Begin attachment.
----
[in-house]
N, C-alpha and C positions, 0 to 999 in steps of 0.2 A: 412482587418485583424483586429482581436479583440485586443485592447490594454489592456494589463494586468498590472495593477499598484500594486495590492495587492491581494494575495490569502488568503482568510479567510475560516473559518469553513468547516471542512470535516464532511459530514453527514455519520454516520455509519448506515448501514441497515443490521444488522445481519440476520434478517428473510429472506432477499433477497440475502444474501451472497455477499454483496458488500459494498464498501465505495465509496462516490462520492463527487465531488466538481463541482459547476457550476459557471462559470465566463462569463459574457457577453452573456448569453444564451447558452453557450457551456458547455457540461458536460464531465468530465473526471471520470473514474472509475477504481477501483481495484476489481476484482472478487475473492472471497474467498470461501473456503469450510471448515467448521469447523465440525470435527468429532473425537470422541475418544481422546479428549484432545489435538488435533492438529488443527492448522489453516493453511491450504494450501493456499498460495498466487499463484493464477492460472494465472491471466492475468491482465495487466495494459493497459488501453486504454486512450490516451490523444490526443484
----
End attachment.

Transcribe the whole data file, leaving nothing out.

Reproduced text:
[in-house]
N, C-alpha and C positions, 0 to 999 in steps of 0.2 A: 412482587418485583424483586429482581436479583440485586443485592447490594454489592456494589463494586468498590472495593477499598484500594486495590492495587492491581494494575495490569502488568503482568510479567510475560516473559518469553513468547516471542512470535516464532511459530514453527514455519520454516520455509519448506515448501514441497515443490521444488522445481519440476520434478517428473510429472506432477499433477497440475502444474501451472497455477499454483496458488500459494498464498501465505495465509496462516490462520492463527487465531488466538481463541482459547476457550476459557471462559470465566463462569463459574457457577453452573456448569453444564451447558452453557450457551456458547455457540461458536460464531465468530465473526471471520470473514474472509475477504481477501483481495484476489481476484482472478487475473492472471497474467498470461501473456503469450510471448515467448521469447523465440525470435527468429532473425537470422541475418544481422546479428549484432545489435538488435533492438529488443527492448522489453516493453511491450504494450501493456499498460495498466487499463484493464477492460472494465472491471466492475468491482465495487466495494459493497459488501453486504454486512450490516451490523444490526443484